Sunday, 21 November 2010

Moving on, day 4

As I woke up in my little round hut this morning to the sounds of frogs and birds calling to each other, there was nothing else to be heard - no traffic, no mobile phones, no chatter etc it was just nature - pure bliss! It had rained really heavily through the night and as we were eating breakfast we were told we would be unable to do our ranger training due to the weather. We were really disappointed but as we met by our new ranger Dwayne he said we would take a longer route up to our new camp at Nkambeni to make up for it.

Dwayne was amazing, stopping the jeep everytime he saw anything, pointing out tiny Weaver Bird nests, showing us tracks and explaining how to distunguish Hippo from Elephant, Kudu from Impala, we looked at poo (loads of it!) but in turn he explained how the animals digestive systems worked and how nature recycles when the Dung Beetle comes long to roll dung balls to take home to his female for her to use as an incubator. I never dreamed I would find poo so fascinating!

All along our route we came across Impala, some lone females with their new born young, and as Dwayne explained as soon as the spring rains come, the pregnant females often leave the herd to "drop" their young and the introduce them a day or so later. We later saw a female introducing her baby to the herd and it was an amazing sight as all the others came up to sniff at it and nudge it along into the group.

The most amazing part of the day was seeing an Elephant herd. We had spotted one in the distance on the right hand side of the jeep and were so busy trying to get a better view through the trees when a whole herd appeared at the left side. I have always loved Elephants and for some reason whenever I see them on tv they just make me cry, they're so intelligent and majestic. To see a herd of wild Elephant out in the middle of the South African bush was just too much, I could hardly watch them through the tears streaming down my face, it was a total dream come true and something I will never ever forget.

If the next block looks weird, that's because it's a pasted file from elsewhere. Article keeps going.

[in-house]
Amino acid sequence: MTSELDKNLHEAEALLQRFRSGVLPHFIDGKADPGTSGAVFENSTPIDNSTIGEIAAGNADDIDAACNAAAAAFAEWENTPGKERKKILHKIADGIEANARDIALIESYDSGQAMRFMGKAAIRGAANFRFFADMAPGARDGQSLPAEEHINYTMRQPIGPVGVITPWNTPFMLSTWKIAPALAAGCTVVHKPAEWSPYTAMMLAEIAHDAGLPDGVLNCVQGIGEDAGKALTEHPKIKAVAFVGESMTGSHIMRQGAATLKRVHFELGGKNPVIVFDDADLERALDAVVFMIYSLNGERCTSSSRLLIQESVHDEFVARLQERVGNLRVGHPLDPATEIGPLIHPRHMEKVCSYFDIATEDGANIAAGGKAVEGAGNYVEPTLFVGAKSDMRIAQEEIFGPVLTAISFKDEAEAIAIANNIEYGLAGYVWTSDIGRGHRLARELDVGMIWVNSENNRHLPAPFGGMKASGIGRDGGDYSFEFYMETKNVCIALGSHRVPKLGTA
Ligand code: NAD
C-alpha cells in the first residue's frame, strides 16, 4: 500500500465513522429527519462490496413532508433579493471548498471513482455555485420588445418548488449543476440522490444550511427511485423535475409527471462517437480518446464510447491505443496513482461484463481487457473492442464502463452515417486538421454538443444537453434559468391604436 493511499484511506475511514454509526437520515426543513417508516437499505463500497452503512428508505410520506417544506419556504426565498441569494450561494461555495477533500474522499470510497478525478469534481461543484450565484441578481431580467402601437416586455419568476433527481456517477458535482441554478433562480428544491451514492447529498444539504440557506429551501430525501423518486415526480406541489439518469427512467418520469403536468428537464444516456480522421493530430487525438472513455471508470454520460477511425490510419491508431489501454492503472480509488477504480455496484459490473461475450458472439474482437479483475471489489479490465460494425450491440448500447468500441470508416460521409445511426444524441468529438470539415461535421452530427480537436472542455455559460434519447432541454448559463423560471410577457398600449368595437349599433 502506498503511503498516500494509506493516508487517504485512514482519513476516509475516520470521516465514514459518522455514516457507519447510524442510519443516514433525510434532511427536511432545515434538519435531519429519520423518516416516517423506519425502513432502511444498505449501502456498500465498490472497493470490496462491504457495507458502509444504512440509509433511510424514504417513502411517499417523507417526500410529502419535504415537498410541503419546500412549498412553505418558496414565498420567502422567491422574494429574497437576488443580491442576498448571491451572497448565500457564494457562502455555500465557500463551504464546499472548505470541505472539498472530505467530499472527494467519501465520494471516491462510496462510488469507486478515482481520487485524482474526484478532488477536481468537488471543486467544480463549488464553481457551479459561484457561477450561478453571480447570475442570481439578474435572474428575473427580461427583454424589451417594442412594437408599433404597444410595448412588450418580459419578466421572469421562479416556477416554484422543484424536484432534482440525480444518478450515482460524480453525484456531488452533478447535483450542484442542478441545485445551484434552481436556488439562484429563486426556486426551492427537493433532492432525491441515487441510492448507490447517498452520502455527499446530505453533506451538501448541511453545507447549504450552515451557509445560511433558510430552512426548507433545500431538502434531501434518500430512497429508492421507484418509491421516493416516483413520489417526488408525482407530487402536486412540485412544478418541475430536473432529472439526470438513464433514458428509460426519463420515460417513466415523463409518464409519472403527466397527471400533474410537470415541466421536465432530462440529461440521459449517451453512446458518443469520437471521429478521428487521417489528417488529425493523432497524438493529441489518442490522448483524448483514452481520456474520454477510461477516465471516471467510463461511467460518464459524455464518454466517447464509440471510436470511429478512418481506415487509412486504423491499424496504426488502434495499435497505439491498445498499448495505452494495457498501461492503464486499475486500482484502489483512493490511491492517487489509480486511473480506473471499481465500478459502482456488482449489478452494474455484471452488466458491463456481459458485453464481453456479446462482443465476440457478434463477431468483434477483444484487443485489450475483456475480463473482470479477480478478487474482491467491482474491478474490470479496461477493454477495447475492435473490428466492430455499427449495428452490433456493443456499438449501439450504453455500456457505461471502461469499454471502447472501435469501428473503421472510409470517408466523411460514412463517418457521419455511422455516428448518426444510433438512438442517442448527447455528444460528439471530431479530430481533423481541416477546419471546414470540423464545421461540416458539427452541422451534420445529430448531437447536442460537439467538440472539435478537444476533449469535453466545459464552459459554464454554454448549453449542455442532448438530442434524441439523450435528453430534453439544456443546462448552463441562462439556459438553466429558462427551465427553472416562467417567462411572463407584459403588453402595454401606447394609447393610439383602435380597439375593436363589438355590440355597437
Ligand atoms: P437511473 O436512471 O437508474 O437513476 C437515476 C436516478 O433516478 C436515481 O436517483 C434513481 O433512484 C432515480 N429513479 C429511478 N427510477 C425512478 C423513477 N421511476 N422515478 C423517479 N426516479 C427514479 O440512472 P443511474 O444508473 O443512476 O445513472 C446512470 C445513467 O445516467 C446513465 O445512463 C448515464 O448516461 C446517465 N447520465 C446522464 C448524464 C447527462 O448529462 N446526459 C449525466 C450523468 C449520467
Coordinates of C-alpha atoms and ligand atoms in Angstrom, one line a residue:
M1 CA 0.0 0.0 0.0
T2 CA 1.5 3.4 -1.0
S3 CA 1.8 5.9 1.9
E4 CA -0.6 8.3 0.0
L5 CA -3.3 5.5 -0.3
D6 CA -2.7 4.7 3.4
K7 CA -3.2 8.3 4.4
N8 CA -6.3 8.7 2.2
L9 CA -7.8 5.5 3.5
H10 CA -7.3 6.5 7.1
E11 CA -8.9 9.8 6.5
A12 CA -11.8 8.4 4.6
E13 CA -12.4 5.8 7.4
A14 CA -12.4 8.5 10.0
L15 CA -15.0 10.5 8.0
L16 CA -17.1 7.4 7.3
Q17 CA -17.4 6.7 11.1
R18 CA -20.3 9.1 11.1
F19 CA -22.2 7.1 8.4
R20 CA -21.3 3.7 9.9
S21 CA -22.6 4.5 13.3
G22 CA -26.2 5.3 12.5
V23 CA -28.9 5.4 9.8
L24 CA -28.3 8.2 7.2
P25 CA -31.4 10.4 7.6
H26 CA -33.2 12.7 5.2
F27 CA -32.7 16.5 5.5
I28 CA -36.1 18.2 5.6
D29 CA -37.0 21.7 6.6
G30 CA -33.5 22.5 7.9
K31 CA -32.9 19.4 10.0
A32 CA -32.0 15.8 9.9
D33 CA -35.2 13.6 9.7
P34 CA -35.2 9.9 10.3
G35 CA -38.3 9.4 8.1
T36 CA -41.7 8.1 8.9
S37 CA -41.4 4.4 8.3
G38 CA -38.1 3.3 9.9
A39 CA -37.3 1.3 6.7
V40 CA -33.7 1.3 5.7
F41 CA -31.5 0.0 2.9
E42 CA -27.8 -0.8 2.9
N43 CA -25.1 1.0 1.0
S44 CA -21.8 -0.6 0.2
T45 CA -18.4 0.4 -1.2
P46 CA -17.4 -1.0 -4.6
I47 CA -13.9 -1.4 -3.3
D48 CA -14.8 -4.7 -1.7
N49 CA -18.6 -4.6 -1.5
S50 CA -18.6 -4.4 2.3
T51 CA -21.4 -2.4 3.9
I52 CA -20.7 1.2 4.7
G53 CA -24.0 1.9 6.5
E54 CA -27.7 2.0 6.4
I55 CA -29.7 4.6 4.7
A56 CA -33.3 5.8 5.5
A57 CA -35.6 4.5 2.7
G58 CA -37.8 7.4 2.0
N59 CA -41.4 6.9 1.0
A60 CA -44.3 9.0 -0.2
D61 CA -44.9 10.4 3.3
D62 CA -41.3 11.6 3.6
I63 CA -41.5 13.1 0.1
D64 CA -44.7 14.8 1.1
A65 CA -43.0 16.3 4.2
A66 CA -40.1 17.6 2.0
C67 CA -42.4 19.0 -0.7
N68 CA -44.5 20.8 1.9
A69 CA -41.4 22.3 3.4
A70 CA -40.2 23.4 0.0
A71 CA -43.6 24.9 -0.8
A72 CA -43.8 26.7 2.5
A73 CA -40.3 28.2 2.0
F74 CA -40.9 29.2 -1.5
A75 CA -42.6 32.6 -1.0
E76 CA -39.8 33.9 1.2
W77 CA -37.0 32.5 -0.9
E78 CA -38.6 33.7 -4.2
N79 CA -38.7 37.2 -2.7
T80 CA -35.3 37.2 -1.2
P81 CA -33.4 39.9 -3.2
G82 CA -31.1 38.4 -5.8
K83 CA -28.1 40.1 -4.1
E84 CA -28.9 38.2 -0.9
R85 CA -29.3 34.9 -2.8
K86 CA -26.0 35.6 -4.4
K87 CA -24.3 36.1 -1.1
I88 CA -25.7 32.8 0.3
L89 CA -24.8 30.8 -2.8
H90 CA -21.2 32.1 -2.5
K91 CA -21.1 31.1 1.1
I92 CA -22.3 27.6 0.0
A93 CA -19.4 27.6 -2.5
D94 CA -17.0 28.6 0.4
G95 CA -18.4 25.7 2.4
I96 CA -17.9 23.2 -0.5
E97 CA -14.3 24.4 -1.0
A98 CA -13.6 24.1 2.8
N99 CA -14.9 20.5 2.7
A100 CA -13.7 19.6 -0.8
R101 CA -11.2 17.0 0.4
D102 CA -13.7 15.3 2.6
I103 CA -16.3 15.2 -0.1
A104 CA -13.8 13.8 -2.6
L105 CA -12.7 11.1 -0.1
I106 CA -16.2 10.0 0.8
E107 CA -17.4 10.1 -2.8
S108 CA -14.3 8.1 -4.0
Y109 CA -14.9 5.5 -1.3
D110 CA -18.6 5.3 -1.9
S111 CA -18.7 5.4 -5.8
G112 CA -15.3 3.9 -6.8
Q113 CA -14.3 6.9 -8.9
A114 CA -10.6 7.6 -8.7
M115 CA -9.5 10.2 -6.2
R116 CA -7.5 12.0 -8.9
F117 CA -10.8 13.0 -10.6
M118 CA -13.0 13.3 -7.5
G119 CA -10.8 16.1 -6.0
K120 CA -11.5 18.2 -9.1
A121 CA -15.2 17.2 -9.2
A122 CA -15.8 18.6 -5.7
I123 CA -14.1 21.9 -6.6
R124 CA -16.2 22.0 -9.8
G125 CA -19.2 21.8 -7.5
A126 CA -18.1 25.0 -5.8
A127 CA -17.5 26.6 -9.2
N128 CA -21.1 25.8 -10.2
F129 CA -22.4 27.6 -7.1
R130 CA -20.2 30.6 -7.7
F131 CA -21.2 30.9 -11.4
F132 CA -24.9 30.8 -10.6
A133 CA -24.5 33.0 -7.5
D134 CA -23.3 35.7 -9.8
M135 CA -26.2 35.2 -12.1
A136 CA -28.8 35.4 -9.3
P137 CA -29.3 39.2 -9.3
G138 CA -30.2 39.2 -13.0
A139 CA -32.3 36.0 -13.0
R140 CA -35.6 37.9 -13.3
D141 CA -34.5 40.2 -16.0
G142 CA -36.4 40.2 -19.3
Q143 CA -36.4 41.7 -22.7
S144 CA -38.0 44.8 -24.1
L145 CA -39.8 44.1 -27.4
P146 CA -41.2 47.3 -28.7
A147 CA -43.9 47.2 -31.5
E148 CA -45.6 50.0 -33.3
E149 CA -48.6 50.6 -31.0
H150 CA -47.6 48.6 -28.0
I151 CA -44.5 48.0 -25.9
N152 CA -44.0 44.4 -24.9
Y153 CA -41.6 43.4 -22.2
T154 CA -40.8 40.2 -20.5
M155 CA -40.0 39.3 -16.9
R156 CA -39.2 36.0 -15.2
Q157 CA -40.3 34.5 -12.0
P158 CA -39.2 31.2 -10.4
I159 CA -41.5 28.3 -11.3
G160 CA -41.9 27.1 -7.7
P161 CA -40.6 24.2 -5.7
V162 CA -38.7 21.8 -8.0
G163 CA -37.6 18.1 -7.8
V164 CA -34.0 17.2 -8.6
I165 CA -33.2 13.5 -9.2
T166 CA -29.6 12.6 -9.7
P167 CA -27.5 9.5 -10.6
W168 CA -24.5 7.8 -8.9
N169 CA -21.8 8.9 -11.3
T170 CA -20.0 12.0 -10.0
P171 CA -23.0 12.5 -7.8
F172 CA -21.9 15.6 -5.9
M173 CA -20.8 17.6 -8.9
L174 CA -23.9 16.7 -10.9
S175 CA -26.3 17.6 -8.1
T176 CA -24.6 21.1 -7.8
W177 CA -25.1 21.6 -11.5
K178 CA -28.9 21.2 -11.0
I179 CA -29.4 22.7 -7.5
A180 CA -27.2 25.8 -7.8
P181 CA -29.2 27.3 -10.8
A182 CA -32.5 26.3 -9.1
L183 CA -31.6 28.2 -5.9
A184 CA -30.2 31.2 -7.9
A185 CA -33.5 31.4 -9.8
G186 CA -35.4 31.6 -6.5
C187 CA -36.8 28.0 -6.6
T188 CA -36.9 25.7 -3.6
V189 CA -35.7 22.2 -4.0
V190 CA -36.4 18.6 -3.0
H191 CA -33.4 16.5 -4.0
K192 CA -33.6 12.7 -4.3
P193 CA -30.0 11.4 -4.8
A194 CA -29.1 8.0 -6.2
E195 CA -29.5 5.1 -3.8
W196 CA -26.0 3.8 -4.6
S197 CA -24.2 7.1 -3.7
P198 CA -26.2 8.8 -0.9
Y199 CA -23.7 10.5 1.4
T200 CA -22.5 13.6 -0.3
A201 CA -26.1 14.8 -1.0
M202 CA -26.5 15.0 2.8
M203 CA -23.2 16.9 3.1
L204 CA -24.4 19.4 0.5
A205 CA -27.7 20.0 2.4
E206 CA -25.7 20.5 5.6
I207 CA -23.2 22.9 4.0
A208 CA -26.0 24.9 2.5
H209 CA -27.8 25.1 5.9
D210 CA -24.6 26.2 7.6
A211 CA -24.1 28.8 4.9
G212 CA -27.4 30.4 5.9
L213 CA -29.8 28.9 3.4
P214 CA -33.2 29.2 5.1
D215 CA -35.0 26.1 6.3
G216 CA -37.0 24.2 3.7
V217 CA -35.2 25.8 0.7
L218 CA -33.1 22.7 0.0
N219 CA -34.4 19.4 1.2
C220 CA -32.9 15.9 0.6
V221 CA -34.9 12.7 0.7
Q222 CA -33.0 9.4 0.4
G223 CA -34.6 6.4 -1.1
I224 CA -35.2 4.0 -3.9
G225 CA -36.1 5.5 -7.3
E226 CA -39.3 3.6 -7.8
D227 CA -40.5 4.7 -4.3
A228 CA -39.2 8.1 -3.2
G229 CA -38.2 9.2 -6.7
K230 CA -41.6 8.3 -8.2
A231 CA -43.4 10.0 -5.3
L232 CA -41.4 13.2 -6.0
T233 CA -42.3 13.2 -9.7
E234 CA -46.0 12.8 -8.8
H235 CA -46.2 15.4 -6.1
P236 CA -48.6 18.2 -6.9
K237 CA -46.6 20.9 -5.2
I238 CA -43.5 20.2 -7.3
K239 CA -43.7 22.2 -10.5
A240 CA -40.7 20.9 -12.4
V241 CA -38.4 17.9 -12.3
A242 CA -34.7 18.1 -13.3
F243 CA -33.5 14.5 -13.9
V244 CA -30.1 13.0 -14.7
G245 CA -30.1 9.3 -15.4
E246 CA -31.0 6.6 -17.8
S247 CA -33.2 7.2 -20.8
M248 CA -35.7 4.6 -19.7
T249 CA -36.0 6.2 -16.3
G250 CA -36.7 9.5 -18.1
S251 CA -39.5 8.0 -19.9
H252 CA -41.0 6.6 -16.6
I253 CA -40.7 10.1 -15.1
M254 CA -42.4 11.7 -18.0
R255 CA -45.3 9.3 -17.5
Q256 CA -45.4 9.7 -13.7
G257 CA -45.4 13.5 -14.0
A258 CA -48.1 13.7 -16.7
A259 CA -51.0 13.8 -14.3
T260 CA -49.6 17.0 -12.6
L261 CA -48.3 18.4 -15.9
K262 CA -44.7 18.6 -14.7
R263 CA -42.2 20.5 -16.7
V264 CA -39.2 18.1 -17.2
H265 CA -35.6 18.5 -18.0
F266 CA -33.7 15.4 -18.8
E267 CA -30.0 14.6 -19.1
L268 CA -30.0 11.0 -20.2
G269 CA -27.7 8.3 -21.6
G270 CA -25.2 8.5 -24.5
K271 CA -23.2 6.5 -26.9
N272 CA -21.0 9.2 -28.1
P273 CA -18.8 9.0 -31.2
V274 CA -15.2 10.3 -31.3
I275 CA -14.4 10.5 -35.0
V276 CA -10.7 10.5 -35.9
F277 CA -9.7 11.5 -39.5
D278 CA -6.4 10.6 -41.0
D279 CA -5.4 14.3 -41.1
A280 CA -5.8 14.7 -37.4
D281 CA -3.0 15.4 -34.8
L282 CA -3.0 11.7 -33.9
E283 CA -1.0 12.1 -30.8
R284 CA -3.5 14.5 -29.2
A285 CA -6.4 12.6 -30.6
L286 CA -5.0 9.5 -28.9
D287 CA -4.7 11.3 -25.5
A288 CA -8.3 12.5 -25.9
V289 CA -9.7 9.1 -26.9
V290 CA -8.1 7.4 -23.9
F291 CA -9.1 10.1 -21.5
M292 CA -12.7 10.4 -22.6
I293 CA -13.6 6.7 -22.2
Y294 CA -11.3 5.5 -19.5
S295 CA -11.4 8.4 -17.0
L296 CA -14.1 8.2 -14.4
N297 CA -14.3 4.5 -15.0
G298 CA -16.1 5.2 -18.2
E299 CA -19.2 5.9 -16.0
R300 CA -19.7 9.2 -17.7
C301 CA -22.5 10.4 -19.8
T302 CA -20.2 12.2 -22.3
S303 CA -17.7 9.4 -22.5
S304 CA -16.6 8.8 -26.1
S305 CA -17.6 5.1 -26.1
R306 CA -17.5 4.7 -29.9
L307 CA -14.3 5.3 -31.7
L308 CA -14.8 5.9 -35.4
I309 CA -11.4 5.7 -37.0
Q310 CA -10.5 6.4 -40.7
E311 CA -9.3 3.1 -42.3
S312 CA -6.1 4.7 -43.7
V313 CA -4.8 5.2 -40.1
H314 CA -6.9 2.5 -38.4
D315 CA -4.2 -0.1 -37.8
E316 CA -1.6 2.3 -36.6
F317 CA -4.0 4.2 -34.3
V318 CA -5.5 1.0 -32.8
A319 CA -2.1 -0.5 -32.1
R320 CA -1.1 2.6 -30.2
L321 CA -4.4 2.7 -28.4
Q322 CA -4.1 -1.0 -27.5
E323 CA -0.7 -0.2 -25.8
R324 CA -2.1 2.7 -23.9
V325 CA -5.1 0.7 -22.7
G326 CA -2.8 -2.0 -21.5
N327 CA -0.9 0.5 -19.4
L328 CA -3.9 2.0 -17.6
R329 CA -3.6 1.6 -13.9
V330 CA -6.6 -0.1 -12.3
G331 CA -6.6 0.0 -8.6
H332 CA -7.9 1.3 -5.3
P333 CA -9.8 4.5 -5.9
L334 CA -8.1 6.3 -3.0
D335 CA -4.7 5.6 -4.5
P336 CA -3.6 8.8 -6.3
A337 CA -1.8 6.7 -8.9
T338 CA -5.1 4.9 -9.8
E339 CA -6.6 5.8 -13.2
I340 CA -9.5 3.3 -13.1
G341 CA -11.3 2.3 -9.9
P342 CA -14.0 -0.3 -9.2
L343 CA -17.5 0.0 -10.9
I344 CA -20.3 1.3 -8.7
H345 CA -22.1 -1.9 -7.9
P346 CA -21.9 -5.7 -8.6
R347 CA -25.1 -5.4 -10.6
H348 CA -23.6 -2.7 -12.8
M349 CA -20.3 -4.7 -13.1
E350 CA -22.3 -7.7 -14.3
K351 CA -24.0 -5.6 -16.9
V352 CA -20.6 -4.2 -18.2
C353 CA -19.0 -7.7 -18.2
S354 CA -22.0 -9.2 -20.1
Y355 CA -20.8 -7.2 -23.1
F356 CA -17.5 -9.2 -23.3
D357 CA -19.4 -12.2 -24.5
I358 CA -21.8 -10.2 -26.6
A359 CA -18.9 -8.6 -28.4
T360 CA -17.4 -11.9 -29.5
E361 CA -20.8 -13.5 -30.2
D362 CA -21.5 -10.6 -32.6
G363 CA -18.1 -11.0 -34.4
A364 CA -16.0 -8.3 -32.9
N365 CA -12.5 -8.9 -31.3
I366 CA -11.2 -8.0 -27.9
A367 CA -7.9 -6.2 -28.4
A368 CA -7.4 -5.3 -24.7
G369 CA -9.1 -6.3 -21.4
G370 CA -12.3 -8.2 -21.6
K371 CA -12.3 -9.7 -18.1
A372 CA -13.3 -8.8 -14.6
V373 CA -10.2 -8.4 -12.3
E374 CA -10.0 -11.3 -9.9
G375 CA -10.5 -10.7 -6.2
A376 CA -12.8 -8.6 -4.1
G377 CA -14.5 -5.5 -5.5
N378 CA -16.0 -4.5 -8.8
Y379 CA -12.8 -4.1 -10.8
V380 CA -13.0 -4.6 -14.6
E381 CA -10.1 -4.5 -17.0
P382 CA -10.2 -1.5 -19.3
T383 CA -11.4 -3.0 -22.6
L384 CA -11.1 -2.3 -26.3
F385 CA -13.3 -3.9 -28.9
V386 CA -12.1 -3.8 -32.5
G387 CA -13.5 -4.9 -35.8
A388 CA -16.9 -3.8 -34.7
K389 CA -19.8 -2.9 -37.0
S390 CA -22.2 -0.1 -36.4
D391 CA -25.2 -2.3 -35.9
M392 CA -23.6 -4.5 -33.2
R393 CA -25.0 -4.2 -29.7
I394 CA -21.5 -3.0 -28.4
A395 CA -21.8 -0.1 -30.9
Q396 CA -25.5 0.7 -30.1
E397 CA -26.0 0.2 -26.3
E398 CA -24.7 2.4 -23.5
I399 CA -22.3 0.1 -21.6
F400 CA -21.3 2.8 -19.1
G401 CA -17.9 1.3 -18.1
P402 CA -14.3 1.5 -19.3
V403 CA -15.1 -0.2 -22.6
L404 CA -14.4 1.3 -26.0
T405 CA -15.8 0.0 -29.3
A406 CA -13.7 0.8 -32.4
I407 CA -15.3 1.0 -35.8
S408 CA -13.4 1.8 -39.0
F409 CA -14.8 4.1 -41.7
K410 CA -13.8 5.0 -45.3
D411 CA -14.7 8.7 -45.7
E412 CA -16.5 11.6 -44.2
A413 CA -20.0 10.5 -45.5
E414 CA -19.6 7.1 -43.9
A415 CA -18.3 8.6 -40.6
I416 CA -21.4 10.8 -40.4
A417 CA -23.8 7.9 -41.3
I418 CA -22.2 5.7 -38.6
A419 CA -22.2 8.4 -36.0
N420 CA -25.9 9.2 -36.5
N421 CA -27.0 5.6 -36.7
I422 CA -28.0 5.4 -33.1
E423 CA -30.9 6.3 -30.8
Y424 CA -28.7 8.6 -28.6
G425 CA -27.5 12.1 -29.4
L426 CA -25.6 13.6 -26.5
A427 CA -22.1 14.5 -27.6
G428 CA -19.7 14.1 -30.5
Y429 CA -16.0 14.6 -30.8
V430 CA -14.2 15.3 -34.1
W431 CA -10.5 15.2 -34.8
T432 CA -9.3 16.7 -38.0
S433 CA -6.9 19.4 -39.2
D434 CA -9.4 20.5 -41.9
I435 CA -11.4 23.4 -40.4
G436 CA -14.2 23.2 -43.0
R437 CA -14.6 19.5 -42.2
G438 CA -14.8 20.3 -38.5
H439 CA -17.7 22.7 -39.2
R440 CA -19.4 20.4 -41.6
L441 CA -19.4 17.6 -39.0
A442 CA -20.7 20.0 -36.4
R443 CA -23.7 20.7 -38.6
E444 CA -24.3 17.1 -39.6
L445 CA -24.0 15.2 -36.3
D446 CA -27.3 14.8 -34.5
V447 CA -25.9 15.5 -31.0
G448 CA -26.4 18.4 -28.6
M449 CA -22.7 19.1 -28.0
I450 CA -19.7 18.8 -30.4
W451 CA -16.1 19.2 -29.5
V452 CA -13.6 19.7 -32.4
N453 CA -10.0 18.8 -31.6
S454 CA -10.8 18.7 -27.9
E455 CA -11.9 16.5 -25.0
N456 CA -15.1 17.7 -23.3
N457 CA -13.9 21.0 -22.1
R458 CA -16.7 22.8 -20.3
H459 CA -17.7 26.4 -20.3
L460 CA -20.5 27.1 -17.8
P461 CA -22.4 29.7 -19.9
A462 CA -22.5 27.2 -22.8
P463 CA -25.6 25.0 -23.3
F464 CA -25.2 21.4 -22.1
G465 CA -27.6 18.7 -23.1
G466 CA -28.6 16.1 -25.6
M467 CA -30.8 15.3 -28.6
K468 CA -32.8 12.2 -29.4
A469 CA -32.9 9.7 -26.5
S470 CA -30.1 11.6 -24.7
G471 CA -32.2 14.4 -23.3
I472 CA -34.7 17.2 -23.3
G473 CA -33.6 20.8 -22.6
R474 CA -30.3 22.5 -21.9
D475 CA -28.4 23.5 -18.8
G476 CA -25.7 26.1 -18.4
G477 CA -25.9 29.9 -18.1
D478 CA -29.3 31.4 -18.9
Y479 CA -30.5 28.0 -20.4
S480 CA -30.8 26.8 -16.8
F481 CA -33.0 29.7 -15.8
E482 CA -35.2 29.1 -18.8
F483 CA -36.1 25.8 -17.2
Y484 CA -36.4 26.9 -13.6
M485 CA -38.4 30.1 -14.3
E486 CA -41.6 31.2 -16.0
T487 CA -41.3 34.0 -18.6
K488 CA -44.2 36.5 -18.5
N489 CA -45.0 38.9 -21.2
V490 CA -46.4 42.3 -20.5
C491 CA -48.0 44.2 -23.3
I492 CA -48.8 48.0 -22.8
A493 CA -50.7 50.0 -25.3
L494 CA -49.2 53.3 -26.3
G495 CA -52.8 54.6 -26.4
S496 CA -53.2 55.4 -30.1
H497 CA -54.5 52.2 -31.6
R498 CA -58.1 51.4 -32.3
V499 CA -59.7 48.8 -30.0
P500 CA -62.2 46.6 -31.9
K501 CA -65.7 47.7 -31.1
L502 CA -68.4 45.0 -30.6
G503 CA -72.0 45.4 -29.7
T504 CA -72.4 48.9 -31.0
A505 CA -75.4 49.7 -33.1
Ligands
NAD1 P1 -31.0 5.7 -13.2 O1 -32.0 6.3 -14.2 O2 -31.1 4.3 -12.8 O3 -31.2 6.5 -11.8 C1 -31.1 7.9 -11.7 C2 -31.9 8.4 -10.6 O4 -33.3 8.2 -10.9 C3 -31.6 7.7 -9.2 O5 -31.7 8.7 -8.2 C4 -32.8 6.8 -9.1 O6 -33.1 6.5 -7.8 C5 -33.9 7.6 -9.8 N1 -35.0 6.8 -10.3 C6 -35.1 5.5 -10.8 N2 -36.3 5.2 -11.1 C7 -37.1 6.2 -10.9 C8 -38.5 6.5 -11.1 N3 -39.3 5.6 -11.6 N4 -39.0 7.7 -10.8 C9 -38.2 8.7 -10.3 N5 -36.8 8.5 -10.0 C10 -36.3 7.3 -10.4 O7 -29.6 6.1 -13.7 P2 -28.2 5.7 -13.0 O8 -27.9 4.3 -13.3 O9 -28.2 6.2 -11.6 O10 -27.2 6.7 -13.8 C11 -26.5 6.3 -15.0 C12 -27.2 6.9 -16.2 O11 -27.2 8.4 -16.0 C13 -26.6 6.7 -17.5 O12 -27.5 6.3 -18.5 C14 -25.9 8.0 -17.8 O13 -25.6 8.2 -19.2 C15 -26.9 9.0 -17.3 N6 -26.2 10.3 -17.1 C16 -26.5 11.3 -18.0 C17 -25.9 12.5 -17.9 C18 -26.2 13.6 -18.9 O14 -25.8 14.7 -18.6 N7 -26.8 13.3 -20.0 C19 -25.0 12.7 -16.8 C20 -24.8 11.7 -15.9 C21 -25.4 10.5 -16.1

After this amazing sighting, we headed off to a new "bush school" being built to help educate children from all backgrounds to understand the bush and the need for conservation. Part of it is up and running now but they are building an accommodation block so that the children can stay. It's an amazing scheme and one which I am going to be part of by buying a brick to help raise money and awareness:

**link to follow**

On the way to our dry riverbed lunch venue we passed more Giraffe, Buffalo, Kudu, Dung Beetles hard at work, Baboons and more Elephants (and tears lol). Lunch was made up of hearty steak sandwiches, fresh fruits and of course an ice cold beer, and again we were out in the middle of nowhere with just Dwayne and 2 other rangers and Amii the German Shepherd keeping watch.
After lunch we spotted our first Rhino and our first (very grumpy) Buffalo as we made our way to Nkambeni Tented Lodge. Oh my goodness, the delight as we saw our accommodation, we are staying the night in a timber framed tent complete with outside shower and jacuzzi!!!! If the frogs were loud last night they're going to be deafening tonight as the river runs right along the bottom of our row!

An evening game drive lead us to another bush braii situated alongside a watering hole with 6 basking Hippo. Another group joined us for dinner of steaks, chicken, fresh vegetables and salads and another delicious pudding. Listening to the Hippo grunting at each other, sipping yet more South African wine and watching the sun go down - life certainly doesn't get better than this!!

1 comment:

Thank you for your comment, it's always good to know what people think of my adventures and crafty stuff :o)